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  • The high-backed booths remain at the new Baan Thai from the former Atz's ice ceam parlor on Anthony Boulevard.

  • Mango sticky rice at Baan Thai in the former Atz's spot on Anthony Boulevard.

  • Clear soup at Baan Thai in the former Atz's spot on Anthony Boulevard.

  • Thai fired rice at Baan Thai in the former Atz's spot on Anthony Boulevard.

  • The wall-length bench seats remain at the new Baan Thai from the former Atz's ice ceam parlor on Anthony Boulevard.

  • Tom Yum Talay seafood soup at Baan Thai in the former Atz's spot on Anthony Boulevard.

  • Mango curry with shrimp at Baan Thai in the former Atz's spot on Anthony Boulevard.

  • Yum Pla Mueg -- seafood salad -- at Baan Thai in the former Atz's spot on Anthony Boulevard.

  • Sticky rice custard at Baan Thai in the former Atz's spot on Anthony Boulevard.

  • Pork Pad Thai at Baan Thai in the former Atz's spot on Anthony Boulevard.

  • Green curry with chicken at Baan Thai in the former Atz's spot on Anthony Boulevard.

  • Baan Thai in the former Atz's spot on Anthony Boulevard.

  • Thai chicken wings at Baan Thai in the former Atz's spot on Anthony Boulevard.

Sunday, April 30, 2017 1:00 am

Thai staple proves reliable in Atz's old digs

RYAN DUVALL | The Journal Gazette

Baan Thai

**1/2

Out of a possible five

$$$

There is no cuisine that has grown more in the last decade in Fort Wayne than Thai.

Perhaps it is the influx of Burmese to our city, as many of these places are owned by them. Or, maybe it is just Fort Wayne catching up to the nationwide growth of lighter, healthier Asian fare.

But not long ago, there was just one place for Thai – Baan Thai in the Coldwater Shoppes shopping center.

The restaurant still has a faithful following – there are plenty of “best of” placards supporting this on the wall – but there was a big change last year when the staple moved to North Anthony Boulevard in a spot that was once Atz's.

Its new digs pay homage to the old ice cream parlor. An attractive mustard paint scheme, new tables and chairs and dark wood accents almost make you forget how crumbling Atz's was in its late years, and the wall-length bench seats and high-backed old booths in the back have been refurbished to offer a glimpse into the past.

The food has not changed much. As the Thai options have grown, so has its quality.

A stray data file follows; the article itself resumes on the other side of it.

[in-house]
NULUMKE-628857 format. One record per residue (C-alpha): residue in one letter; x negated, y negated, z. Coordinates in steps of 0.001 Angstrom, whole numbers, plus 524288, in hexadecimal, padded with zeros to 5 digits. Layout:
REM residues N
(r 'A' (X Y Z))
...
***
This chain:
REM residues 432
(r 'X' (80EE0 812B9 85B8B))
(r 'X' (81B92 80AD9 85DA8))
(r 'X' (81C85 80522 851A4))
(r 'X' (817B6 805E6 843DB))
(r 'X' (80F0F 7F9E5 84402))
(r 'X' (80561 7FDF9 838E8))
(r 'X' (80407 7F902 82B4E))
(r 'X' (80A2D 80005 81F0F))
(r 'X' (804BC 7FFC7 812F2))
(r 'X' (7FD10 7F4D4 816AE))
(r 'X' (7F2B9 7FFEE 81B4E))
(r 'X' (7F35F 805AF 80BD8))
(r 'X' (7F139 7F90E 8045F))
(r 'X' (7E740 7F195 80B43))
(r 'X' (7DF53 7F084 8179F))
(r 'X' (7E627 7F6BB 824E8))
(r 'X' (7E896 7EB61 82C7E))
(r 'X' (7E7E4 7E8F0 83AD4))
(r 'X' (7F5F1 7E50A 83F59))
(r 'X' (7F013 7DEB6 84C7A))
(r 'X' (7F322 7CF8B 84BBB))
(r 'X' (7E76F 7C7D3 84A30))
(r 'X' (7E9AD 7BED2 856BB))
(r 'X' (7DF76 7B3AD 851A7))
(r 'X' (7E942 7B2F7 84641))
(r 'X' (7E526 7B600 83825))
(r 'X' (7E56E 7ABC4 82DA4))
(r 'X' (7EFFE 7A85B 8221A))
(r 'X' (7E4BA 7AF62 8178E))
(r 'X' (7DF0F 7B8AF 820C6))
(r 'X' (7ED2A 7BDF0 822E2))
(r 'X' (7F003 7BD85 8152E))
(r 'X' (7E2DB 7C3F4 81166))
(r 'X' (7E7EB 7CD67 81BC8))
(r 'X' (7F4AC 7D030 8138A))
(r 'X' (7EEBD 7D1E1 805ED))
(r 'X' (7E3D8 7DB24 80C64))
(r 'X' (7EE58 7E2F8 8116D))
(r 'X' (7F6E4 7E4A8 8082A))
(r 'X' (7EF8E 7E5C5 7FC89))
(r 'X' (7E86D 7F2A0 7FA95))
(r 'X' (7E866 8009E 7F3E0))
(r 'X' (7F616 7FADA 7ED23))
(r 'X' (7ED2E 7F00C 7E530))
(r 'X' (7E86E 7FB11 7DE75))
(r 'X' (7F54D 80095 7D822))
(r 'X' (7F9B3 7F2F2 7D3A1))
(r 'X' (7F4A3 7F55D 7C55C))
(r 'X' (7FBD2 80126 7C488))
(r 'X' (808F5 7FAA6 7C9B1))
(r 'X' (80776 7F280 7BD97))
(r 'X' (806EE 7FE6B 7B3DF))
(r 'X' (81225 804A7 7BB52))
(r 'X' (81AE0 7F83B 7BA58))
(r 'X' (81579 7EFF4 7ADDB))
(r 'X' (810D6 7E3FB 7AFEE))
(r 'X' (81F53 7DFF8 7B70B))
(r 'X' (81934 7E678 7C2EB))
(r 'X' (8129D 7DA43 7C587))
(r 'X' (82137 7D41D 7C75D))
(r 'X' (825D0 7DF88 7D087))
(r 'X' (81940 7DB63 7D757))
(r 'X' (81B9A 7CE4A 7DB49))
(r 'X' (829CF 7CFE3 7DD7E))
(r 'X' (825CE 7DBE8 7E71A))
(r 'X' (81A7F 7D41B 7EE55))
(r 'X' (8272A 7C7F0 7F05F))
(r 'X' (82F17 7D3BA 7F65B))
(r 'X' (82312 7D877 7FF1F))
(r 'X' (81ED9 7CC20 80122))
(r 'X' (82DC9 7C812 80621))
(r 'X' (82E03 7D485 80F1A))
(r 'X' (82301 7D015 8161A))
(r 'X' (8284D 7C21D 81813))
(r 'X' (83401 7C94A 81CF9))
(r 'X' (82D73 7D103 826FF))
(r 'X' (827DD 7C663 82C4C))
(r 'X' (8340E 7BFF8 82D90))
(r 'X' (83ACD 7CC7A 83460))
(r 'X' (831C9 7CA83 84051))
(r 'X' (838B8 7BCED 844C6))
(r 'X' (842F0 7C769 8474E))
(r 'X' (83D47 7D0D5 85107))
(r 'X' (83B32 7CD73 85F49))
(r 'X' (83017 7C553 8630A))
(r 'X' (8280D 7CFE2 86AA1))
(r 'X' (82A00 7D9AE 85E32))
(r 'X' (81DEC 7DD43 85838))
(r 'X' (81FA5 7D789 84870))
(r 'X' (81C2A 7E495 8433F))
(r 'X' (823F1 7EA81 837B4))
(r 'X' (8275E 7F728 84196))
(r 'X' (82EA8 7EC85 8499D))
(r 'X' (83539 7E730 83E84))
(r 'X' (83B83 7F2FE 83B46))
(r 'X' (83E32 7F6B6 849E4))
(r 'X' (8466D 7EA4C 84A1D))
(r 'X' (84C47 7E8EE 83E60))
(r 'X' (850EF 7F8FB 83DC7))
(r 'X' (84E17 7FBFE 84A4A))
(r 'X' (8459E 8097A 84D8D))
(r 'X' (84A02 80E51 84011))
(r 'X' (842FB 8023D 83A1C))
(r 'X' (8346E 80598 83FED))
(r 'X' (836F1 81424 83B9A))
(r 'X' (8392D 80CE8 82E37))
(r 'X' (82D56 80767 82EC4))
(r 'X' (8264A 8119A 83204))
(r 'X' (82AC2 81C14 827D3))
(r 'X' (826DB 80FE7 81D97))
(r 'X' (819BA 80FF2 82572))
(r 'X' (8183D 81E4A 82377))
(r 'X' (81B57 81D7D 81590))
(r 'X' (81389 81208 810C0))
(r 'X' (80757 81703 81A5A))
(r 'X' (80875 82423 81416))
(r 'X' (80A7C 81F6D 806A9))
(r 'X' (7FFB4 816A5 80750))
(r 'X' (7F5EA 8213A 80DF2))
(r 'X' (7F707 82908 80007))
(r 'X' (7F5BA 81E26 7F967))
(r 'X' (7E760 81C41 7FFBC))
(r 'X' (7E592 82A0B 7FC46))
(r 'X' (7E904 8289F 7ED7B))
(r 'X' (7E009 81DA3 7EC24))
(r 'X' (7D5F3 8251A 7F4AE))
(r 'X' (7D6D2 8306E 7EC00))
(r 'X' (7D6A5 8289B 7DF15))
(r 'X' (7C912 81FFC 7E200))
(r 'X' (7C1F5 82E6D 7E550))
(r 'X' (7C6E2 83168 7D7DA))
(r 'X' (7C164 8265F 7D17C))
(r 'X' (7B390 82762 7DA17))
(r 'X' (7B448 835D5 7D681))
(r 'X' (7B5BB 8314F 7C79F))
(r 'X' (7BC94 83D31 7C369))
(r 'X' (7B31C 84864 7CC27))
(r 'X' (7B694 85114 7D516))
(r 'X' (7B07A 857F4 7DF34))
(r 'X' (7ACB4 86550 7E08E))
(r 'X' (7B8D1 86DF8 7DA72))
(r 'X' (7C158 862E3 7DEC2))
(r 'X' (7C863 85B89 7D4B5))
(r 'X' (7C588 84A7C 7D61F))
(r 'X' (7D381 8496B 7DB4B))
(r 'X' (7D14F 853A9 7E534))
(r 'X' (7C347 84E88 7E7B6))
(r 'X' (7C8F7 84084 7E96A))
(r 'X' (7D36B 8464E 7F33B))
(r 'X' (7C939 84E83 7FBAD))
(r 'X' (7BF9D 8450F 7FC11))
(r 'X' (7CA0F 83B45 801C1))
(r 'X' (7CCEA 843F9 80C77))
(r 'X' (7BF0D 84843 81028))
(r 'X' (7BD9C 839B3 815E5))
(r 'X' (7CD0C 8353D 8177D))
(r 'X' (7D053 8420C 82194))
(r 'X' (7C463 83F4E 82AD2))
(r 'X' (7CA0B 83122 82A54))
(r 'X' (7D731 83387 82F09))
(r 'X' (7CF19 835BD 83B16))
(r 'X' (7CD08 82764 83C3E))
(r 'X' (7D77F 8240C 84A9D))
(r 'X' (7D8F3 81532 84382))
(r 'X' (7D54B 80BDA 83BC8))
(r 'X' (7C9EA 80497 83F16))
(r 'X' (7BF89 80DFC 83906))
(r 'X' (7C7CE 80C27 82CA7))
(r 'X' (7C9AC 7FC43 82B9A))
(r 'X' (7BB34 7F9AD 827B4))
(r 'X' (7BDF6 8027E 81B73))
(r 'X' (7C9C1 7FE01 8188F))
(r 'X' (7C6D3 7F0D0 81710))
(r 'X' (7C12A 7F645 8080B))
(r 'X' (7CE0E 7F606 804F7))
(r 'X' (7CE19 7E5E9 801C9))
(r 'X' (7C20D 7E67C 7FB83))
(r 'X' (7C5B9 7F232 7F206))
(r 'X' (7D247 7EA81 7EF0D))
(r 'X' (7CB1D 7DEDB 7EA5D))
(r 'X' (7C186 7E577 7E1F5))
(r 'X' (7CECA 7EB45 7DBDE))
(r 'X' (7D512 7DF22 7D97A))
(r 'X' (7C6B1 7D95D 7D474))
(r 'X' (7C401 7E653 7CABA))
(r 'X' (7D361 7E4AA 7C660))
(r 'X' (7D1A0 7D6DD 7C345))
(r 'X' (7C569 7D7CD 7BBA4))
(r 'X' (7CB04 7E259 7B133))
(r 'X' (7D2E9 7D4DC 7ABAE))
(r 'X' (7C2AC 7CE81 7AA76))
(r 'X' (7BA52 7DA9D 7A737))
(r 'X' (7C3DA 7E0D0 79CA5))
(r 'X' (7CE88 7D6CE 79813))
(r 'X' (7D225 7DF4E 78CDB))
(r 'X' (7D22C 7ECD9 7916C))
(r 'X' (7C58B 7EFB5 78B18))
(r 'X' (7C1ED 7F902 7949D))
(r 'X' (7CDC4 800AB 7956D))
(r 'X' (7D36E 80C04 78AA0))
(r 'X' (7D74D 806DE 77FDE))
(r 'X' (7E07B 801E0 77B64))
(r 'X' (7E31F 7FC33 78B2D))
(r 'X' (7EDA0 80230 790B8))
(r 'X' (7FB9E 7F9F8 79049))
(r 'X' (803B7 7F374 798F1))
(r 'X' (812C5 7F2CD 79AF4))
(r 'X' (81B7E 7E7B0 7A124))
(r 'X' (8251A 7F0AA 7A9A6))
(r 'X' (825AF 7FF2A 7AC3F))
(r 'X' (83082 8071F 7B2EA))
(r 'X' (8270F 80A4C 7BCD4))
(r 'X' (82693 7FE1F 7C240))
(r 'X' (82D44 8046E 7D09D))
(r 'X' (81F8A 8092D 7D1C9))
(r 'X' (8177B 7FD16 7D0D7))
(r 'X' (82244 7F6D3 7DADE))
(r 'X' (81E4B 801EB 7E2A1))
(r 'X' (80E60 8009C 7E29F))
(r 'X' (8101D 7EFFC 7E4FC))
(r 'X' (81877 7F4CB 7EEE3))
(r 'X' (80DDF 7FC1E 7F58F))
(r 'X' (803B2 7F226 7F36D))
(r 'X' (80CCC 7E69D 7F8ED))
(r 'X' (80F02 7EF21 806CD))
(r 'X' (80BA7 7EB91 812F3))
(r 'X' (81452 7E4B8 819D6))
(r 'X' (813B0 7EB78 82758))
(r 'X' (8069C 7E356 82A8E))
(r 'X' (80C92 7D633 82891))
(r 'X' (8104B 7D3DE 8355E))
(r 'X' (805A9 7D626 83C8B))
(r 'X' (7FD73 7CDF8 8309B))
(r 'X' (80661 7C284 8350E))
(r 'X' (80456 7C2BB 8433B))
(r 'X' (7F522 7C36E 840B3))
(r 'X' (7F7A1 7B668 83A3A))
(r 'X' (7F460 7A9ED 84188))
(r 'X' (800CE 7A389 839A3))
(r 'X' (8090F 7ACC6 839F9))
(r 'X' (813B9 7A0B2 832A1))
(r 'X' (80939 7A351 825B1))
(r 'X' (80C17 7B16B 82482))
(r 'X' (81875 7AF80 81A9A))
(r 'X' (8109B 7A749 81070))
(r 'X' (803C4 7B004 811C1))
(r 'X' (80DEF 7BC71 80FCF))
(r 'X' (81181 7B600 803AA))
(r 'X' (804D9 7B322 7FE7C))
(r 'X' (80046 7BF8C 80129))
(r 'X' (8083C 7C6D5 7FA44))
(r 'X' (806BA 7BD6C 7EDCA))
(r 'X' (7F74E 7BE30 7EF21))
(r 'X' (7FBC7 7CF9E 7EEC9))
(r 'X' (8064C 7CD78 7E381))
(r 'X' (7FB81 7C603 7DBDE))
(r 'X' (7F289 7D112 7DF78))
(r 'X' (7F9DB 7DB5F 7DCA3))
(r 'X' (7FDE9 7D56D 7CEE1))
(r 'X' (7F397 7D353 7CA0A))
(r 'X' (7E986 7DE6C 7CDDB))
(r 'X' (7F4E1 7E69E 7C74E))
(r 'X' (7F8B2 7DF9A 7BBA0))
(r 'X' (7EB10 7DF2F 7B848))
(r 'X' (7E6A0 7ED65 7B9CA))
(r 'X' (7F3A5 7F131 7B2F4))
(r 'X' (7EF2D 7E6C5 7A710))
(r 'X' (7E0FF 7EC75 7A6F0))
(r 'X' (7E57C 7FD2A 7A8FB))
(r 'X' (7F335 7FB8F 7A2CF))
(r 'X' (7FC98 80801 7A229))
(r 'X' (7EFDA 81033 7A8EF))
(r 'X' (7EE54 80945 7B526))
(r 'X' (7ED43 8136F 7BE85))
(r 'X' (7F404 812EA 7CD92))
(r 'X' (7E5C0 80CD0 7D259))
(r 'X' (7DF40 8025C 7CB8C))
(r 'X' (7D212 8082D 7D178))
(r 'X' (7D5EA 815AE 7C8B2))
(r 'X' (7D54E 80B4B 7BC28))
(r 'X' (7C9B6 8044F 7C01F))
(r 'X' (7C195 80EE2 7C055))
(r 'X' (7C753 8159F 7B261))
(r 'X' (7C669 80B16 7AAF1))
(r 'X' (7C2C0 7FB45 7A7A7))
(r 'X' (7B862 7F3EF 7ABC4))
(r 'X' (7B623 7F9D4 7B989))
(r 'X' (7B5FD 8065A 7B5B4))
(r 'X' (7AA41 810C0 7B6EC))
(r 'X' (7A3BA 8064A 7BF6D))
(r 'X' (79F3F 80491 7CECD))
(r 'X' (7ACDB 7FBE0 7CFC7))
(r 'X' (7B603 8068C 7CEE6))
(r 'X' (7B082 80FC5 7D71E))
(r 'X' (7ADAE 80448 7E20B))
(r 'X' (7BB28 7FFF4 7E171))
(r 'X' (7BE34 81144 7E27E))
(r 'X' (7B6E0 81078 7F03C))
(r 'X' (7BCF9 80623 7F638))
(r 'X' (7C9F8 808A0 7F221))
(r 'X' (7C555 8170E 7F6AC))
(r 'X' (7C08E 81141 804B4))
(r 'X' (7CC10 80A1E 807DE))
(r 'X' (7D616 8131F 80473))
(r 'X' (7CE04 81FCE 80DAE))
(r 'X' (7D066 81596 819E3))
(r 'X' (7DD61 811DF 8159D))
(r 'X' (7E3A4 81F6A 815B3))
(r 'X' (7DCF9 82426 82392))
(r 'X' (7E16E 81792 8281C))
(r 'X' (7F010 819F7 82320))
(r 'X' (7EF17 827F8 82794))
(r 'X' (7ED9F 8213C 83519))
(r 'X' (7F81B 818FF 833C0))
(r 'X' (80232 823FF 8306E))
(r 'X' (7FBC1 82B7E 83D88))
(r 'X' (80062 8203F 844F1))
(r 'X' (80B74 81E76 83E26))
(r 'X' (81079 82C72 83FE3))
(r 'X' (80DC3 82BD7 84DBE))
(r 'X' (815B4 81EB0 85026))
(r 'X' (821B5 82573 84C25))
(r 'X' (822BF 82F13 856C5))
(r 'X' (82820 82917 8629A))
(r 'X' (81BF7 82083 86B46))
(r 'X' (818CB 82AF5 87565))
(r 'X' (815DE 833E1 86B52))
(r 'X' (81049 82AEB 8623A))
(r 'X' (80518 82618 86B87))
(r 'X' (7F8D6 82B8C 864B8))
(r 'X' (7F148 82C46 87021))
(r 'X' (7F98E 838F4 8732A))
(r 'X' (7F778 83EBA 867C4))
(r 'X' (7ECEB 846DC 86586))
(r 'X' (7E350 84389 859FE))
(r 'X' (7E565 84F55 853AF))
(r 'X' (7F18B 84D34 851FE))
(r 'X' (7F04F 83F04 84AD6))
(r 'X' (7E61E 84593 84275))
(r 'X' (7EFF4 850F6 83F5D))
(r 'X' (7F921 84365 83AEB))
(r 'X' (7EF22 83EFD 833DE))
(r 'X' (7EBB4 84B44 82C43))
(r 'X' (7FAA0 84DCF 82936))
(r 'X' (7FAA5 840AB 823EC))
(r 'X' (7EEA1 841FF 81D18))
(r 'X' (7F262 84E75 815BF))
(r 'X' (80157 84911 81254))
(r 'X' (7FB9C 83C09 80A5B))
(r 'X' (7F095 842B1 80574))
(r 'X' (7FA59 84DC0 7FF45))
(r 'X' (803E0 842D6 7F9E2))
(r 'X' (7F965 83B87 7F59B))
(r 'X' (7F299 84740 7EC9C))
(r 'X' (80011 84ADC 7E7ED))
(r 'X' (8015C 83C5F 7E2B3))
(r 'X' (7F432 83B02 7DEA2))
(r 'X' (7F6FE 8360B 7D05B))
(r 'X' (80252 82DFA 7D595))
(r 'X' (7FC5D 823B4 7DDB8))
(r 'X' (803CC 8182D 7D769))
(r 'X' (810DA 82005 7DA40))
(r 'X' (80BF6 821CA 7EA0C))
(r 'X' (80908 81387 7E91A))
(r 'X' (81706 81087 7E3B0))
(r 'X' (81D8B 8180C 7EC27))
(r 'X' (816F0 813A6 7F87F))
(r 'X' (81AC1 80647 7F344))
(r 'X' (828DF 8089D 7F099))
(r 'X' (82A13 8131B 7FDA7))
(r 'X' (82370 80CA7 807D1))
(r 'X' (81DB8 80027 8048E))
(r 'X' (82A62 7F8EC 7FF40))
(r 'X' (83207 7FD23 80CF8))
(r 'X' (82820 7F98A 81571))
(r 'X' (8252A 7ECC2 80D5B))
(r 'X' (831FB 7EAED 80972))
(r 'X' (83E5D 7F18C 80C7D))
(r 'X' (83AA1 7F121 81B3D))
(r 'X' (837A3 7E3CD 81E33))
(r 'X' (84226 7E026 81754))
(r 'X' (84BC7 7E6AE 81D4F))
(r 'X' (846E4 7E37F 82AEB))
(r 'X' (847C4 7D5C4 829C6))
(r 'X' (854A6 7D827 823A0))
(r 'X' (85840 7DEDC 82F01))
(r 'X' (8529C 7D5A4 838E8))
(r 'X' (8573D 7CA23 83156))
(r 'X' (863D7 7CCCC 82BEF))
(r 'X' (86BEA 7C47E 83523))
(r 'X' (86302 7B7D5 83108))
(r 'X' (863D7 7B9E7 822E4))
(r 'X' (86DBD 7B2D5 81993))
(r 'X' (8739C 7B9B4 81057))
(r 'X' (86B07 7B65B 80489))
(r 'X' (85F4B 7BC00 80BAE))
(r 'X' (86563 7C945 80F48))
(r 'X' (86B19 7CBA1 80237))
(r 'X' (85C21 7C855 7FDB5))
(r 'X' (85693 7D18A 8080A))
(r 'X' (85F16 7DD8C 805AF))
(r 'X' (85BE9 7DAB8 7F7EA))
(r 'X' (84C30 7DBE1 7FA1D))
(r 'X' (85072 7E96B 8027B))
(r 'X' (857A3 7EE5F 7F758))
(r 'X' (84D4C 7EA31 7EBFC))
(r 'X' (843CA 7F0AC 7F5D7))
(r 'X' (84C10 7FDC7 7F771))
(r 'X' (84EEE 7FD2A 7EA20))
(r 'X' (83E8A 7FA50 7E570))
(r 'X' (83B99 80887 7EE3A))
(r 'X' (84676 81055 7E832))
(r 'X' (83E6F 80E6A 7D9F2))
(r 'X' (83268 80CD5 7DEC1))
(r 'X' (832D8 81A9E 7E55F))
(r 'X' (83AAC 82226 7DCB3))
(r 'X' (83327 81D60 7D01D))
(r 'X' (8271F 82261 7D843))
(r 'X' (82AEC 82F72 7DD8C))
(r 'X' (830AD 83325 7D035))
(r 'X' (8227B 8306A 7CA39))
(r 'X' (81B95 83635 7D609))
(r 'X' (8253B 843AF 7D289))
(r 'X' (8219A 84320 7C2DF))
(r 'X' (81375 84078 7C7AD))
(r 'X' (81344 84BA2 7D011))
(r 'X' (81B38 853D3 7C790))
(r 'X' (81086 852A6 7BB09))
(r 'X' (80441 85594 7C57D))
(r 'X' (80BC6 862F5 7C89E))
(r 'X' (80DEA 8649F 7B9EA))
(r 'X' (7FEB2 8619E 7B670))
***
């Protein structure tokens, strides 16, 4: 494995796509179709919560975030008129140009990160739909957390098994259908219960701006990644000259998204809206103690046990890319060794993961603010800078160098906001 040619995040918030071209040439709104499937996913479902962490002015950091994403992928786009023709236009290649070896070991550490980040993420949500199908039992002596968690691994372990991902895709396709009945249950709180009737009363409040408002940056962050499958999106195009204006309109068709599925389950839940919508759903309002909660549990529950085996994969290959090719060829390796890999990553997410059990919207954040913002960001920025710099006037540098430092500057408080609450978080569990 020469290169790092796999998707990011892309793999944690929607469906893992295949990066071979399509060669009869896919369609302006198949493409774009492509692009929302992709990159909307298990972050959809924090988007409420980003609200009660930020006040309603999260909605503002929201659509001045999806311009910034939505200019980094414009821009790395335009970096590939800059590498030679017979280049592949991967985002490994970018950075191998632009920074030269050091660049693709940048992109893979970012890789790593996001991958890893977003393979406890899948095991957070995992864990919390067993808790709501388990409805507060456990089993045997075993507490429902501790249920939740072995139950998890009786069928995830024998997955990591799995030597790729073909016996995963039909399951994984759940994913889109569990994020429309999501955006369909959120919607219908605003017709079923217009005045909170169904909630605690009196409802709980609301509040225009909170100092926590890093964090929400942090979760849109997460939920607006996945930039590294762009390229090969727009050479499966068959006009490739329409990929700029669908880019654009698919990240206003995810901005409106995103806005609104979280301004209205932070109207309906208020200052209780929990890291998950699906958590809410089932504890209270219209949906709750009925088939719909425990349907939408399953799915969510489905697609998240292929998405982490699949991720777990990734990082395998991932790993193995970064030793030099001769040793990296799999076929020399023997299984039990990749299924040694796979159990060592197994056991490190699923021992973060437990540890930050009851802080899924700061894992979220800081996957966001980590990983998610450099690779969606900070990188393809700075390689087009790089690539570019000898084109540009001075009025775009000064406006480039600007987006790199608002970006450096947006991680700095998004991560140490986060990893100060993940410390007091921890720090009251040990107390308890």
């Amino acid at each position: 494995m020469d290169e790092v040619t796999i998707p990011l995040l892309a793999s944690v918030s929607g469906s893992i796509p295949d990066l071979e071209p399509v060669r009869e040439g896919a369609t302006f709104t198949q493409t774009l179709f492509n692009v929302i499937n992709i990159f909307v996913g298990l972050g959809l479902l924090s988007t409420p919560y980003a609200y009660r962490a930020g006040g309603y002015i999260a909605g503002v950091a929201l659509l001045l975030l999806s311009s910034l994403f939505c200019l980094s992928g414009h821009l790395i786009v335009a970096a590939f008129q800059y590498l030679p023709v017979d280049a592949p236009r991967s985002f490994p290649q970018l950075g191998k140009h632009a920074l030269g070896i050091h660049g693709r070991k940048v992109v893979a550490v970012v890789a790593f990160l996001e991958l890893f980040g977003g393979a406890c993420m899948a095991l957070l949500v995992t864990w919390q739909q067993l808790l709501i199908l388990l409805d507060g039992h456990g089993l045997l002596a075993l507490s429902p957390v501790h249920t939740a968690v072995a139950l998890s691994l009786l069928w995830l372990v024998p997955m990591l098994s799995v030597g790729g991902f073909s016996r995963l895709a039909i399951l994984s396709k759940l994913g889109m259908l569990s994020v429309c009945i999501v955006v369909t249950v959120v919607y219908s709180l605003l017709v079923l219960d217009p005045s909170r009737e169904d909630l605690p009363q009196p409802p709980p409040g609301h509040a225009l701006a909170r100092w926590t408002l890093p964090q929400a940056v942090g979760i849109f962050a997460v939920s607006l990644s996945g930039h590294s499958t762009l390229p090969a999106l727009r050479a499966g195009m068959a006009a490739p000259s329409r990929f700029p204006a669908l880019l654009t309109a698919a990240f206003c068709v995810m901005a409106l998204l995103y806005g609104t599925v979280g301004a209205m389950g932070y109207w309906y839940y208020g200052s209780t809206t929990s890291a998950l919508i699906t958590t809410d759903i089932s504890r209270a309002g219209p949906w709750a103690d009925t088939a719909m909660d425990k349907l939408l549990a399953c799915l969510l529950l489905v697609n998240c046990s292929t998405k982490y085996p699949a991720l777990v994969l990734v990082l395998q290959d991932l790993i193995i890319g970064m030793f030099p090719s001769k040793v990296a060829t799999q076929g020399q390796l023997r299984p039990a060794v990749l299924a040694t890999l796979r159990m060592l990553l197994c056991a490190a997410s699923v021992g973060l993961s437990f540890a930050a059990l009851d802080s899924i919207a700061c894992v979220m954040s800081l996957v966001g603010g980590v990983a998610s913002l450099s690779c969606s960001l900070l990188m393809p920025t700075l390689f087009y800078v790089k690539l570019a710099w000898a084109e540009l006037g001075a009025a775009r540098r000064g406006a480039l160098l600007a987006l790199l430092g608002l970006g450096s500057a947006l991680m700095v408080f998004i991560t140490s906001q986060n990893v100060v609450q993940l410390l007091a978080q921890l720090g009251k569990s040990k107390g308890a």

There are much more authentic dishes out there with much more exciting flavors. Baan remains popular because of its consistency. The flavors are a bit muted, which make the non-adventurous masses happy but will disappoint those who want something new and exciting and who are not scared to heat things up.

Take my Gang Keaw Waan – green curry with coconut milk, peas, zucchini and basil – for example. I asked for it to be served “Thai hot,” which is as hot as it gets. What I received was what I would consider medium in terms of heat.

The basil flavor came through, the chicken was fine and the veggies were fresh and tasty, but the creamy curry sauce was too thin and it fell a little flat in terms of overall flavor.

The Thai chicken wings appetizer fell even flatter. They were crispy, big and juicy, but basically plain save for a tiny bit of black pepper. The “house sauce” was served on the side and was cloyingly sweet. It reminded me of duck sauce from a Chinese takeout packet.

There was way more sweet than spice in even the simple Pork Pad Thai. The stir-fried noodles were way too wet, so much so that there was a pool of liquid on the plate. And that sauce was quite sweet.

The egg did not cling to the noodles and the pork was pretty mediocre.

That's not to say there weren't some great finds at Baan Thai.

The dish that had the best spice level had a name that proved it – the Spicy Fried Rice. The rice was packed with bell peppers, onions, peas, egg and basil, and I had mine with beef. The slices of meat were tender, the heat level was there, and it had the exact flavor I expected from a Thai fried rice.